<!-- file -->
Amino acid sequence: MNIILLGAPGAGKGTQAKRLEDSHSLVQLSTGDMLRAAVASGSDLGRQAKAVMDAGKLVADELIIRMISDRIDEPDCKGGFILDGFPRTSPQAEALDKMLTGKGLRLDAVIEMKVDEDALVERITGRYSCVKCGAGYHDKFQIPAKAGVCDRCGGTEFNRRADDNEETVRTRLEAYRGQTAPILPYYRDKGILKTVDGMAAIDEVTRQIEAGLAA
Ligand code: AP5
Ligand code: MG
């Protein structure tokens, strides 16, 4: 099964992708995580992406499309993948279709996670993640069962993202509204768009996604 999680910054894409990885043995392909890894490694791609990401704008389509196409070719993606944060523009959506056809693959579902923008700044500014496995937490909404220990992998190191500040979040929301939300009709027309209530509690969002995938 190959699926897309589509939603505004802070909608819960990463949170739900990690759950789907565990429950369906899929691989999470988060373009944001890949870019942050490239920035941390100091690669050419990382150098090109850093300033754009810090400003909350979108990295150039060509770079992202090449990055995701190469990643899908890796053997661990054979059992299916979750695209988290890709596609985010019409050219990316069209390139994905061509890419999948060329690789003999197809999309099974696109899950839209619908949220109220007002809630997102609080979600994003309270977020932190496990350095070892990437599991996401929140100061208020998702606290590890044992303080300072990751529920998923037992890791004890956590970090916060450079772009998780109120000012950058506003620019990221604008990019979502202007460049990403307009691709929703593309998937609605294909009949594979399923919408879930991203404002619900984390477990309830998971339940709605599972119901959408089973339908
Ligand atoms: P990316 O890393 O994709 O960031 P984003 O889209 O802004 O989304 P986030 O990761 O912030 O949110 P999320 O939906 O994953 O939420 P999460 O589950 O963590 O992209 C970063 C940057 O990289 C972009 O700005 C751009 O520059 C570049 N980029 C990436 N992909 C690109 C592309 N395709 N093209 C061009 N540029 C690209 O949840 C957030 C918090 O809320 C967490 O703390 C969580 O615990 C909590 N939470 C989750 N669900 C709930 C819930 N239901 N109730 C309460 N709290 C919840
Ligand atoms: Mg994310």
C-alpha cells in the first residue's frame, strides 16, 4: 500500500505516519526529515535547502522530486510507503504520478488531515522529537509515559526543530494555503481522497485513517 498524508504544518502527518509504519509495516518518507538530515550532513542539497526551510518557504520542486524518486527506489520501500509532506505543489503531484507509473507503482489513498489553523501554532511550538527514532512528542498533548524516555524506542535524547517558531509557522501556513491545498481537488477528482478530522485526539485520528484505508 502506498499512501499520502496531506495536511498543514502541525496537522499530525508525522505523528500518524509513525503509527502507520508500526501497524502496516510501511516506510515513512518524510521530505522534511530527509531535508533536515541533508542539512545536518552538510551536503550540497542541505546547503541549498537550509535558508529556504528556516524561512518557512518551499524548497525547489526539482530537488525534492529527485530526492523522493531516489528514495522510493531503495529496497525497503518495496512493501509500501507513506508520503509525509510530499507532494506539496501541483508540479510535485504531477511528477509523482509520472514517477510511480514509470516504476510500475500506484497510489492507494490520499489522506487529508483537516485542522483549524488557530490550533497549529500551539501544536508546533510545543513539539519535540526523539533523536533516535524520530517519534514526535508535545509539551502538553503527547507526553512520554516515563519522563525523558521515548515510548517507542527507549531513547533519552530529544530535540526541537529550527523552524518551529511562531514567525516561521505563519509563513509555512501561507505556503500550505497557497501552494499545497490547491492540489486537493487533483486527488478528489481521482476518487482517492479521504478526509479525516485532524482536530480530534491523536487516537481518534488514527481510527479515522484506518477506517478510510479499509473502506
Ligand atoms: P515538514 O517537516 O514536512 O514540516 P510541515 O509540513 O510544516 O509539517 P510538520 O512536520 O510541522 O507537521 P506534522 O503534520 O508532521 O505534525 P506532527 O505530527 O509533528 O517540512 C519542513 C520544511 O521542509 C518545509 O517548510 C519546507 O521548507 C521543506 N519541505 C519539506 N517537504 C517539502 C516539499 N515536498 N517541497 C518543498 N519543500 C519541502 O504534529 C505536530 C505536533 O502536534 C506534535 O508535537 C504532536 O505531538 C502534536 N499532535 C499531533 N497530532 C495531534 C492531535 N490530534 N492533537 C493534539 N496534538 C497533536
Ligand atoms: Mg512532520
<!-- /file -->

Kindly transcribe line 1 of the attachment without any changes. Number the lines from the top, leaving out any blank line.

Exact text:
Amino acid sequence: MNIILLGAPGAGKGTQAKRLEDSHSLVQLSTGDMLRAAVASGSDLGRQAKAVMDAGKLVADELIIRMISDRIDEPDCKGGFILDGFPRTSPQAEALDKMLTGKGLRLDAVIEMKVDEDALVERITGRYSCVKCGAGYHDKFQIPAKAGVCDRCGGTEFNRRADDNEETVRTRLEAYRGQTAPILPYYRDKGILKTVDGMAAIDEVTRQIEAGLAA